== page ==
Now Reading:

The 'give and take' of Iran's nuclear deal


The 'give and take' of Iran's nuclear deal


Iran has eased up on its uranium enrichment programme, the International Atomic Energy Agency has confirmed.

After years of standoff, an interim deal to resolve differences was reached last November in Geneva, between the Islamic Republic and six major powers.

In return, some economic sanctions against Tehran are relaxed.

Iran agreed to stop production of uranium enriched to a fissile concentration of 20 percent and to convert its stockpile of this higher-grade uranium. It froze enrichment at Natanz and Fordow and stopped work on the Arak heavy water reactor.

In exchange, the US, Russia, China, Britain, France and Germany for six months suspend import-export and financial constraints – moves valued at some five billion euros.

That value could depend on Western companies’ desire to resume trade with Iran. But it means Iran can get back into oil and precious metal markets, and bring in automobile industry supplies. Money transfer ceilings and access to Iranian funds held in foreign banks are also eased.

However, since most of the sanctions remain in place for now, 22 billion euros of oil revenue is still locked up for these six months, and 74 billion euros in assets abroad.

Now the five permanent members of the UN Security Council plus Germany (5+1) want to negotiate a final accord defining the scope of Iran’s nuclear activity – which Tehran says has no military goals. Western powers have long harboured fears that it does.

Iran has 19,000 uranium enrichment centrifuges. The West wants that dropped to three or four thousand.

The sanctions have battered Iran’s economy. Inflation has been at 40 percent, unemployment at 20 percent. Private sector activity has been cut to half its potential. But the interim deal is a beginning, many Iranians hope, that holds out the best prospects for improvement in years.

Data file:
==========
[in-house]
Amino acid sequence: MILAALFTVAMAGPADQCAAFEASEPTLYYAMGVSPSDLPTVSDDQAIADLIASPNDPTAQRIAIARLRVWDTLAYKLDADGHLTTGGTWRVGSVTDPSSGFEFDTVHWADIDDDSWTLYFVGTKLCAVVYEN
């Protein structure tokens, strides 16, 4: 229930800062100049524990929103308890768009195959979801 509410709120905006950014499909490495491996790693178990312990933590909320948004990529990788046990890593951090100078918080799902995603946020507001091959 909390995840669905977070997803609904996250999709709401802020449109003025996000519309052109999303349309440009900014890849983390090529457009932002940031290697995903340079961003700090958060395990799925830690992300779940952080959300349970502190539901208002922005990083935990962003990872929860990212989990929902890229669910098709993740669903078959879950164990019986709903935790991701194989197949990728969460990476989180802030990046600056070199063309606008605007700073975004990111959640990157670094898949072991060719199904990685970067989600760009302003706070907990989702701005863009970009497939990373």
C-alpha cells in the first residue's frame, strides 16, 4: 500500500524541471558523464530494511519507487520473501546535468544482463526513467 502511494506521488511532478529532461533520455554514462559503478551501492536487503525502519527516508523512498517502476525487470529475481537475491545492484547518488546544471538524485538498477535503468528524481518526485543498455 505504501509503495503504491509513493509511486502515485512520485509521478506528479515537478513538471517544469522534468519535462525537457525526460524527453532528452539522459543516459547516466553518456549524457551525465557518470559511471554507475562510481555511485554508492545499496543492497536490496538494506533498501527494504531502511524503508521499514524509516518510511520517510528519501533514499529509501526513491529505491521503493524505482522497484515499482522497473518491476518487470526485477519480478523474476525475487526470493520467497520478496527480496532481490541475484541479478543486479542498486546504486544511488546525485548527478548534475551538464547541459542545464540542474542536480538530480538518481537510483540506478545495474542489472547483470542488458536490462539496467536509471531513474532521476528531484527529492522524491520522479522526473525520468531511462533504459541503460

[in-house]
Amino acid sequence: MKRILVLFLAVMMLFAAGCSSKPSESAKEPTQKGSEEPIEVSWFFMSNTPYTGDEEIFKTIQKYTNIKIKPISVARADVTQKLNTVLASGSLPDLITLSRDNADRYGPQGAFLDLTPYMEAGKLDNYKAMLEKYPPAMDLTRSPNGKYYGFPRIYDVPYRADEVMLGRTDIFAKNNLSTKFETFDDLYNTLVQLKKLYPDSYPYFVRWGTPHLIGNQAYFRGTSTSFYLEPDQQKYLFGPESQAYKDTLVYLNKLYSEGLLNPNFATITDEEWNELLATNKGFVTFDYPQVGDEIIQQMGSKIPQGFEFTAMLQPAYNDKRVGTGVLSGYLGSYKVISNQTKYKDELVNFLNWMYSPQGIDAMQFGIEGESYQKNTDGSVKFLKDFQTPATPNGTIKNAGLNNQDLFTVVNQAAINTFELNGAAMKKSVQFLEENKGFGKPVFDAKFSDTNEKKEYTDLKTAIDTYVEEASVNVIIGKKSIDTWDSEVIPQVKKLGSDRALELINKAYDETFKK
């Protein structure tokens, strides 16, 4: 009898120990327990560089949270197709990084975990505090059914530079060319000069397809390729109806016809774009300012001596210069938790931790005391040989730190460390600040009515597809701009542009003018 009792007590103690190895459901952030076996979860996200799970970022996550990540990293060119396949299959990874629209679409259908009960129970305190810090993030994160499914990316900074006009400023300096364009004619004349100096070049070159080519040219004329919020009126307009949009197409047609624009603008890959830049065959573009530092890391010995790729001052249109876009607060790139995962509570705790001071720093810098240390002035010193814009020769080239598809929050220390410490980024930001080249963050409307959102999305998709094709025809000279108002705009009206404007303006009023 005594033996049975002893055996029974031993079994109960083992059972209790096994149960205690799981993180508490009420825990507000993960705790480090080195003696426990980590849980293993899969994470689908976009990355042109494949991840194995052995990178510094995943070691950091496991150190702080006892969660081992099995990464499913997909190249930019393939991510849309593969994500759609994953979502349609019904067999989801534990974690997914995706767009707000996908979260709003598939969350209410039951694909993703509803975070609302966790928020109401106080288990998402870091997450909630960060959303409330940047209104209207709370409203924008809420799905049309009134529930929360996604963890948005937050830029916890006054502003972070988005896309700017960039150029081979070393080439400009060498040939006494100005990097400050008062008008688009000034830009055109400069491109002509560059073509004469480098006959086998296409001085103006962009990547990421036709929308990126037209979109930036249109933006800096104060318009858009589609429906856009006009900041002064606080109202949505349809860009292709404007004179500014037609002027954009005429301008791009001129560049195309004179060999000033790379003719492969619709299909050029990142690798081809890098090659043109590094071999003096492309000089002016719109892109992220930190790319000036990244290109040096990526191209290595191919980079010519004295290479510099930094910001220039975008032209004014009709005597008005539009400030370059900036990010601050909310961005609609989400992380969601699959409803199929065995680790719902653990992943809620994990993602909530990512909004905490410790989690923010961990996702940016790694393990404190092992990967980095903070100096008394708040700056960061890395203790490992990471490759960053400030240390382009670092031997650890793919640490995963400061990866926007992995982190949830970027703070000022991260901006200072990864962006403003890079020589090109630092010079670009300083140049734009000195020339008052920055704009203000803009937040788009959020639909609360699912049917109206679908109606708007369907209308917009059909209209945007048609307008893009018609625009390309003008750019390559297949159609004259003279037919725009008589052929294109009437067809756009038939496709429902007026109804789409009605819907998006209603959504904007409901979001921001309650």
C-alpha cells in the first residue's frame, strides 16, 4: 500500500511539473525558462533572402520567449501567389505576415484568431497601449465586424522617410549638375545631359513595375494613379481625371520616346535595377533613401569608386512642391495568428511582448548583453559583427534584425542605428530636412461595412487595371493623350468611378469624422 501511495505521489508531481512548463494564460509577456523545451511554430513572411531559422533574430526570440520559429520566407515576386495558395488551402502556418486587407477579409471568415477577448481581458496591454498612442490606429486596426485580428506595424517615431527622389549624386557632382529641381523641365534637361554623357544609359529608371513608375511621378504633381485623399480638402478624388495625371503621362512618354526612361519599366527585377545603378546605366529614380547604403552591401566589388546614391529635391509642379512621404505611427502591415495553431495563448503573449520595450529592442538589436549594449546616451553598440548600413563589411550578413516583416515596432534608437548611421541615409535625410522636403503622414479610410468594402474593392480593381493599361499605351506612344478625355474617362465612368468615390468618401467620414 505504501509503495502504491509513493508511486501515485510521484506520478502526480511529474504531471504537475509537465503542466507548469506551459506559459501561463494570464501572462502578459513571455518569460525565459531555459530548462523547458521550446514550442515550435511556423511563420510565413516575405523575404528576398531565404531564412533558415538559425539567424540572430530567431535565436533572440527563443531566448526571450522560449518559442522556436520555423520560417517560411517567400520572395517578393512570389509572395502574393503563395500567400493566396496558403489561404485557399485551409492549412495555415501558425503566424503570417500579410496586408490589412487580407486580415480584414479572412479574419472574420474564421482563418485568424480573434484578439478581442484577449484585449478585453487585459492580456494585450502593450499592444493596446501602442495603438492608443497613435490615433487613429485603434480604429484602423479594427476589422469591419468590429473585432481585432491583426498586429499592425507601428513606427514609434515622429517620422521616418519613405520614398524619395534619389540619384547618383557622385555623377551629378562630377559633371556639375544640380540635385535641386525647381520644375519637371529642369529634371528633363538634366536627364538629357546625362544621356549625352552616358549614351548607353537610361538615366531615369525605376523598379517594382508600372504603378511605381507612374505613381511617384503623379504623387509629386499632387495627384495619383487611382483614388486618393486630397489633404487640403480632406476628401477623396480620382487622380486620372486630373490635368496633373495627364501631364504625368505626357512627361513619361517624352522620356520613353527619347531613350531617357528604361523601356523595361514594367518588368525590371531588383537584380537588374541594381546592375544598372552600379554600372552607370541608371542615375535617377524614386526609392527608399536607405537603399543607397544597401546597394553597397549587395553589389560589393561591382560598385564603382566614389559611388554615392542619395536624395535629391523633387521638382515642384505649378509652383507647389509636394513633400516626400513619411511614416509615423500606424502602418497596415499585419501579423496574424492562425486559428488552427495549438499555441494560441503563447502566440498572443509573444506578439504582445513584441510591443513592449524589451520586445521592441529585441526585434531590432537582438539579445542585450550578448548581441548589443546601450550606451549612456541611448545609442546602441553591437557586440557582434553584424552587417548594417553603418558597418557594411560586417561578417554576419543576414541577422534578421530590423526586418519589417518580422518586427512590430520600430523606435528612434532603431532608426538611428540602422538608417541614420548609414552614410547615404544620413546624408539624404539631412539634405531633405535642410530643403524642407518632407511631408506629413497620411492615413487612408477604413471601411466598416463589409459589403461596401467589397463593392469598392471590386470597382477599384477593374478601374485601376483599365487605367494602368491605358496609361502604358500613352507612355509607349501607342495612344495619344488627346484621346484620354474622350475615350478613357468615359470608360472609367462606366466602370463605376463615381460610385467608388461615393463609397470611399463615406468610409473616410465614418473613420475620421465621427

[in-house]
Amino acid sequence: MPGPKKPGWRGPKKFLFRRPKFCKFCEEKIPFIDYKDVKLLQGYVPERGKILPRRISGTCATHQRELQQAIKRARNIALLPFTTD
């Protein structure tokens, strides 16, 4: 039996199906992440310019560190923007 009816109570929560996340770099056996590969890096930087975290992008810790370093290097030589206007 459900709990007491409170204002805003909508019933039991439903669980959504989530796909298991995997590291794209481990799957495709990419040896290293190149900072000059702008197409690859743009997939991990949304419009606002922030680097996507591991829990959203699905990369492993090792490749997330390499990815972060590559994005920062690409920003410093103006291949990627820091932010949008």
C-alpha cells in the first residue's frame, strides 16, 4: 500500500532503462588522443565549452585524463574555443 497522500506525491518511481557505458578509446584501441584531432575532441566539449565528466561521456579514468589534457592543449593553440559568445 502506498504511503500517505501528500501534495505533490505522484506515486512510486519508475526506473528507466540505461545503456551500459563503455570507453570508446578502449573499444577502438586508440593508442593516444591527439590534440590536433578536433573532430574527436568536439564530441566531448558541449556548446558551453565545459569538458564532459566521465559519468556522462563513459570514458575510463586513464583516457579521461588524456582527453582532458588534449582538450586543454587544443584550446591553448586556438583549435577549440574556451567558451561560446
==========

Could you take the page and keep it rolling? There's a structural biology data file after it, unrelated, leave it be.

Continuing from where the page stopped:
On the first day of implementing the interim agreement between Iran and the 5+1 nations, Iran took a range of actions including halting the 20 percent enrichment of uranium. This is regarded as an important step towards building confidence between Iran and the international community. But is this step a practical guarantee for putting an end to Iran’s nuclear challenge?

Euronews discussed this with Iranian political analyst, Reza Taghizadeh.

Nima Ghadakpour, euronews:

Mr. Taghizadeh, the latest news is that the European Union has also suspended some of the sanctions it had imposed on Iran. What is your view on that?

Reza Taghizadeh:

There have been commitments between the European Union and the United States regarding their voluntary actions and those of Iran. These include the suspension of the 20 percent enrichment of uranium at the Fordow and Natanz sites and also other commitments that Iran had accepted, such as halting the work at the Arak heavy water reactor.

The EU has also agreed to reciprocate. So the easing of sanctions was ceremonially approved today in Brussels. This is a small step on the EU’s part, but for Iran it’s a big step and signals the retreat from a stage that could turn Iran into a nuclear military power.So this is a very important development for the region.


Does the start of the implementation of the agreement seem promising; both technically and politically?

Reza Taghizadeh:

Undoubtedly. It seems that both sides are voluntarily taking steps in the right direction. They’re just small steps for the moment, but the results could be important for regional peace and for nuclear disarmament in the rest of the world.


You talked about peace in the region. In your view, what challenges lie in the way of finalising the agreement and continuing the talks?

Reza Taghizadeh:

Iran’s government is a small part of the Islamic Republic Regime. The hardline branches of the Islamic Republic, particularly the military [Islamic Revolution Guards Corps] and the staunch members of parliament, do not agree with the deal between Iran and the 5+1 nations. They believe that the agreement will reach a head-on collision midway.

In the region, both Saudi Arabia and Israel are against advancing the talks from their present stage to the final phase. So, they will use their own powers to stop this – particularly where decisions taken by the US are concerned.

In the US Congress, there are more opponents than supporters of the interim deal. These two factors – at home and at an international level – will possibly hinder talks. But it seems that if the governments of Mr. Obama and also President Rouhani of Iran have enough support in their own countries, they will be able to take the steps towards a final stage and therefore change the situation in the region from one of nuclear crisis to a more politically stable footing.

Every story can be told in many ways: see the perspectives from Euronews journalists in our other language teams.

Next Article